Global perspective:

Ask students if they or their parents/grand parents were born in another part of the world, and if they would like to share it with the class, write them up on the board. When discussing “Then and Now” perhaps there are some cultural differences that students or the teacher can share with the class.

Literacy Link:

English Stage 1 Syllabus- EN1-11D responds to and composes a range of texts about familiar apsects of the world and their own experiences.

Develop and apply contextual knowledge-

Discuss how depictions of characters in print, sound and images reflect the contexts in which they were created.Recognise simple ways meaning in text is shaped by perspective.

Respond to and compose texts-

Compose simple print, visual and digital texts that depict their own experience.

Develop students’ picture book works further with focus on print text. Discuss importance of perspective and structure in texts. Whose perspective are the My Place stories from? How does this affect the audiences understanding?

 

Shared in a collaborative learning environment this resource allows students to as learners “engage actively in cognitive processing in order to construct mental models based on their individual experiences” (Schellens & Valcke, 2005, pp. 959). Exploring the stories of others, the charcters in the My Space resource, creating connections and making comparisons between their own lives and the memories of their families, and sharing that with other students, all the while retrieving information from both their long term and short term memories, invokes an exchange that Schellens & Valcke (2005) argue “reflect a richer base for the further cognitive processing at individual level”.

 

Schellens, T. & Valcke, M. (2005). Collaborative learning in asynchronous discussion groups:what about the impact on cognitive processing? Computers in Human Behavior, 21,

957-975. 

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Resource 3: Sydney Living Museums

Resource 3: Sydney Living Museums | HSIE Inquiry Learning Stage 1: Changes, both past and present, caused by changing needs. | Scoop.it

Our programs give students of all ages opportunities to explore a diverse range of historical and contemporary issues and themes in authentic contexts.

Linking curriculum outcomes and priorities to immersive experiences in original historical settings, our programs bring to life a remarkable group of people, events and places.

A central feature of all our programs is the use and evaluation of primary and secondary sources as a foundation for developing content knowledge, skills, literacies, values and attitudes that are critical to academic learning and to social and civic life. Our programs immerse students in experiences that are active, imaginative, critical and reflective.

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Resource 3: Sydney Living Museums

Resource for Teachers

 

The Sydney Living Museums Website outlines Educational programs and provides resources and learning opportunities for teachers to share with their students. Stage 1 programs “transport students back in time to develop understandings of the past and present through direct experience. As they do lessons or drills in an 1880s schoolhouse… wash clothes, go shopping or plant seeds, students compare their own lives with the lives of children and their families in the past”. This website presents 6 excursions/programs designed for Stage 1 students, which all have a strong emphasis on experiential learning using historical artefacts and technologies, costumed interpretation and imaginative recreation. The emphasis on creating an authentic experience for students to experience the past to truly identify and understand how things have changed, will deepen their understanding of changes, both past and present, caused by changing needs. The website outlines the excursions, including Key Information, Curriculum Links (NSW Syllabus for the Australian Curriculum K-10) risk assessments, maps, and introductory resources for teachers to use with students (for example. http://sydneylivingmuseums.com.au/sites/default/files/SP_The_way_we_were_2011_compr.pdf ). Furthermore the website also offers online, virtual excursions, for schools who cannot afford to go on the excursion, or are simply too far away to travel there (http://sydneylivingmuseums.com.au/education/virtual-excursions ).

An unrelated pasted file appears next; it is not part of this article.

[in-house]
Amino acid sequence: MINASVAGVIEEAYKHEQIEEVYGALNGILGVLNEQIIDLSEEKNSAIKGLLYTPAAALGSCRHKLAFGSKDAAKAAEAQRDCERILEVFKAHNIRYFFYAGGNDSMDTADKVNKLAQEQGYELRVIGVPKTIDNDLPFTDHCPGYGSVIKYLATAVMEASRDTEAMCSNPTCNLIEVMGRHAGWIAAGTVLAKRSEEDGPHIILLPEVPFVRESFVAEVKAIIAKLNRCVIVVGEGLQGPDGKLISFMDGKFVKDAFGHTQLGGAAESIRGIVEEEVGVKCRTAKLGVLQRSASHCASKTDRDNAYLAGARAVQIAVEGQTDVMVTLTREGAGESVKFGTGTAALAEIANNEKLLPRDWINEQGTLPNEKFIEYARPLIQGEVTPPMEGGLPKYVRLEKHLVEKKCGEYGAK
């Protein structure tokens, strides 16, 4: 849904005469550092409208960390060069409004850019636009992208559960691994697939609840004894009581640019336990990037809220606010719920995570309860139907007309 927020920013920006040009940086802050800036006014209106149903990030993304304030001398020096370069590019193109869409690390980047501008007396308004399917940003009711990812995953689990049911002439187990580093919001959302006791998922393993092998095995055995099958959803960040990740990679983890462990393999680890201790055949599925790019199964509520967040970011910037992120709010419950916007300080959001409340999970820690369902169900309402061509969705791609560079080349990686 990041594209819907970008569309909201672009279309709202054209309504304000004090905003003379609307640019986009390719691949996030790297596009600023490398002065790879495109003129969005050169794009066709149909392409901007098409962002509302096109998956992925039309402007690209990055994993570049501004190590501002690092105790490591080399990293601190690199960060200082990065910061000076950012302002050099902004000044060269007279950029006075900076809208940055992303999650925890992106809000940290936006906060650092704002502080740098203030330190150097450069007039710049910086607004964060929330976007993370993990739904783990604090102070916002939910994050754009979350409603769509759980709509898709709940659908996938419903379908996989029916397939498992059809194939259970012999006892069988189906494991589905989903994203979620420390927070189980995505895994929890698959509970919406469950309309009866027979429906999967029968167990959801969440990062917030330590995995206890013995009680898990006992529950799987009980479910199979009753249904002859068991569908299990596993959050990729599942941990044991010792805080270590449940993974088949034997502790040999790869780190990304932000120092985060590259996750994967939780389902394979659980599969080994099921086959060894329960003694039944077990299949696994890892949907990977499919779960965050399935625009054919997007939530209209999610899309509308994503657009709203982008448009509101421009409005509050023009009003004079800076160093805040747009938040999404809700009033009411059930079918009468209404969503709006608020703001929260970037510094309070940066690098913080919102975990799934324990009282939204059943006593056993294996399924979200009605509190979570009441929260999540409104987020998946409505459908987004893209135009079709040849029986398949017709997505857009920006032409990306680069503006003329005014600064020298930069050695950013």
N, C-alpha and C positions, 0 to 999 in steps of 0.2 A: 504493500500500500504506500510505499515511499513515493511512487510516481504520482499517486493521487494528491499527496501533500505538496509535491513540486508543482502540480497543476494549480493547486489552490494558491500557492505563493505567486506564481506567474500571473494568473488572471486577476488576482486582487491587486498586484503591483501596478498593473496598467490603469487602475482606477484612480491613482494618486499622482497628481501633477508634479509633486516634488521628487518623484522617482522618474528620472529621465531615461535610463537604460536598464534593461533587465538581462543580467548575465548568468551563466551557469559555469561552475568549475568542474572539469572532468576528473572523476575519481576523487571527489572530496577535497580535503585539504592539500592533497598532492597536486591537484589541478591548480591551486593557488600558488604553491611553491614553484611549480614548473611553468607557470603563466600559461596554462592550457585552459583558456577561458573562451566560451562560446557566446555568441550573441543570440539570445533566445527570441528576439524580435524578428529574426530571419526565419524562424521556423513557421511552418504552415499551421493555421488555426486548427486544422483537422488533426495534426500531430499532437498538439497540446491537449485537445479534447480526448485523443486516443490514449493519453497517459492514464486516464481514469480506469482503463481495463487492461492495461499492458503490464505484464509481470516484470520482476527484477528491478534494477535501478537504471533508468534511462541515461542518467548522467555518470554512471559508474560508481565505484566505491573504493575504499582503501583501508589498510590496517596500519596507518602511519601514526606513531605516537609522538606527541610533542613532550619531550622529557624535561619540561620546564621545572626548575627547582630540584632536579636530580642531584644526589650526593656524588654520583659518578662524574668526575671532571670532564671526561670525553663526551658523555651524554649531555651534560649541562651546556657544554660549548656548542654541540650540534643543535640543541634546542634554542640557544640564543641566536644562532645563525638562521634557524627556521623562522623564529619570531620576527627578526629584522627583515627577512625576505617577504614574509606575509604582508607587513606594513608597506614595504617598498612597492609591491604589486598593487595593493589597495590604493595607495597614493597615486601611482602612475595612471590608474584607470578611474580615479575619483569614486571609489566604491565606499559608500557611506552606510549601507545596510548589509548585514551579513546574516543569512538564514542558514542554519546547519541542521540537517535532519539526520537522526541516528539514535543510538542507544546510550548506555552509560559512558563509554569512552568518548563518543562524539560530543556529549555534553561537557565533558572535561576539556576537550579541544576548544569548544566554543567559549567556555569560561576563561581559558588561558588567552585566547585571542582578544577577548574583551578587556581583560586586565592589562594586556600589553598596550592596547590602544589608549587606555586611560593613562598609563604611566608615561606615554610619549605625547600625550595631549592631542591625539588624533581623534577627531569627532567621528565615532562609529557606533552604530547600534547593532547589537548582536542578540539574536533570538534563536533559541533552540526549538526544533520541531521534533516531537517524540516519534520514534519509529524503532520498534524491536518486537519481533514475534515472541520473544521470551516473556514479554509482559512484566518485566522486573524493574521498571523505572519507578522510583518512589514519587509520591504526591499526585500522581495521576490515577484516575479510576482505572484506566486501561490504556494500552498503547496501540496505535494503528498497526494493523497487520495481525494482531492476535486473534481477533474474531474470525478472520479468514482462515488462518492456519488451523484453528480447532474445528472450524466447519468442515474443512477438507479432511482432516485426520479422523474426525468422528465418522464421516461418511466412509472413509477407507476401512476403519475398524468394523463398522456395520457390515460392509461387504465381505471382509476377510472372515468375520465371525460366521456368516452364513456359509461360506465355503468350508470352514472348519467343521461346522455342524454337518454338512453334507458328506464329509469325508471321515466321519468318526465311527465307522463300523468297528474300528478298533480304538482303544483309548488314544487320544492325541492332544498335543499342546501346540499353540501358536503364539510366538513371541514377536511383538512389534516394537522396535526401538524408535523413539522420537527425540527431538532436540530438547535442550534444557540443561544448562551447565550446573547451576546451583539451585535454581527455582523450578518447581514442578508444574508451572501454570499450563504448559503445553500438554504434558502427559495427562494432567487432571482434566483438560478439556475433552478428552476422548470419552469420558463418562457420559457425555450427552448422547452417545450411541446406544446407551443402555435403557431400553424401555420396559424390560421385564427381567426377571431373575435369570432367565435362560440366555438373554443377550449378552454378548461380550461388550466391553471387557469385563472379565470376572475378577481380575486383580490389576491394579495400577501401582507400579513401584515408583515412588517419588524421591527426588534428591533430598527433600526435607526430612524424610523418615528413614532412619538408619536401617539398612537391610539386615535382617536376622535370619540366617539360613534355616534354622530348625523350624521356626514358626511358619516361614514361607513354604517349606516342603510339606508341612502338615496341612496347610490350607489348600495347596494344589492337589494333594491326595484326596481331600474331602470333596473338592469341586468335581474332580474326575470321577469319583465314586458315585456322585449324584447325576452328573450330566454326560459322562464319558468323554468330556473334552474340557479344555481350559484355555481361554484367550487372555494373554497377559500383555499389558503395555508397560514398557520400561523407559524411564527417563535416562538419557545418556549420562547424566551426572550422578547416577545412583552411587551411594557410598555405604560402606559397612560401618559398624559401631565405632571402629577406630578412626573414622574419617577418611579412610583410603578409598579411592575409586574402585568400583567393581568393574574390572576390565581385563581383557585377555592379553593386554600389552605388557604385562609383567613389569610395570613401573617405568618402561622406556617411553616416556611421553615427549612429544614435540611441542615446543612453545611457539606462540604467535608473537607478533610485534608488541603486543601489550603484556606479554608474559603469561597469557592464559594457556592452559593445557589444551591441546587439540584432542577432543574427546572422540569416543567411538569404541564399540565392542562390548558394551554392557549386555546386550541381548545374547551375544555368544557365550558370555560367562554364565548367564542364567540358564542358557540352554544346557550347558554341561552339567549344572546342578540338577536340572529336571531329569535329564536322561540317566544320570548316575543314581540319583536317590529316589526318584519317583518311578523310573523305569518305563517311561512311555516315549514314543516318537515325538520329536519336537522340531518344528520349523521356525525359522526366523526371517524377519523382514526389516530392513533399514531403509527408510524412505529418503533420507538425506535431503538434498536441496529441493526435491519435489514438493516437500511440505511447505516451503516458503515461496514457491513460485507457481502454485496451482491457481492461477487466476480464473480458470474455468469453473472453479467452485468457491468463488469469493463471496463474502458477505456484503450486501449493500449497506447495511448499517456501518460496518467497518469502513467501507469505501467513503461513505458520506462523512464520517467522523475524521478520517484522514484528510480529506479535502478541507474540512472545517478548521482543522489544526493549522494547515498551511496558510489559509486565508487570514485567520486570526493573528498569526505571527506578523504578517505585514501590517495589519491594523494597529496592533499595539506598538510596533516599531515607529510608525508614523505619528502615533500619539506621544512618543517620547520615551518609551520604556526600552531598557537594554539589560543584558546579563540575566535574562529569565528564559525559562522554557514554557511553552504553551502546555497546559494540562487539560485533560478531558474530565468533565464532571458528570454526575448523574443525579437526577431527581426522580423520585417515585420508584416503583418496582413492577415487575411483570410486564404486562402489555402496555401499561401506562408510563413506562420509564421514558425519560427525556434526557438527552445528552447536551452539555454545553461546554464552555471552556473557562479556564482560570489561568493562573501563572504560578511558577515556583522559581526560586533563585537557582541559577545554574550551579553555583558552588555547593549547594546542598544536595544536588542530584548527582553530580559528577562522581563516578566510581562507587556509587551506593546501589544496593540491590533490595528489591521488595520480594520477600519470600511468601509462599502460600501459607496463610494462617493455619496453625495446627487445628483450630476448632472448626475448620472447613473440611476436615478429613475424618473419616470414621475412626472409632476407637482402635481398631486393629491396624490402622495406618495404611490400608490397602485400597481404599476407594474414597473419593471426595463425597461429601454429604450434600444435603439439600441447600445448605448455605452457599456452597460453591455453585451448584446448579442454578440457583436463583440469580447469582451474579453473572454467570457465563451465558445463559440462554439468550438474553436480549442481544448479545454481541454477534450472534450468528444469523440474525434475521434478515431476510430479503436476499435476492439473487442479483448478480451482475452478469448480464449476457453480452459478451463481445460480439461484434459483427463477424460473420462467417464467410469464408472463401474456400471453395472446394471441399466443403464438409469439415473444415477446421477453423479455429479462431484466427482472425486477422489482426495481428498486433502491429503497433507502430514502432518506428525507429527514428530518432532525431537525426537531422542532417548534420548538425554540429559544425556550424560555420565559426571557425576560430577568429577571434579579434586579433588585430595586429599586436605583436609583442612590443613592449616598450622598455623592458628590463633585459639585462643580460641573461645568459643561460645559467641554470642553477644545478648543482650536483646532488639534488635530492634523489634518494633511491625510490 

Teaching idea:

Whilst all of the programs outlined on this site are relevant to the teaching of the topic, for the purpose of this annotation I will use ‘Childsplay’ and ‘How does your garden grow’ as they are located at Vaucluse House which is in my local area. Students learn about what it was like to live at Vaucluse House for the wealthy Wentworth family between 1827 and the early 1860s. The students explore how the different members of the household lived and make comparisons with their own lives today.

As well as sharing the ‘Excursion Introductions’ with students, I would share with them some information about the Wentworth family to try and establish context. If the class had looked at the My Place resource I would revisit the corresponding character in time, and establish for students an idea of when in time the Wentworth’s lived in the house. Develop an understanding of students prior knowledge, and create links between what students have already learnt and what they may learn, to encourage cognitive processing. A brainstorm of ‘What we might see/hear or learn on our excursion’ would be completed as a class to encourage students enthusiasm about the excursion and get them engaging and thinking about the topic.

 

Key inquiry questions for the excursion:

How has family life changed or remained the same over time?How can we show that the present is different from or similar to the past?Why have these changes occurred?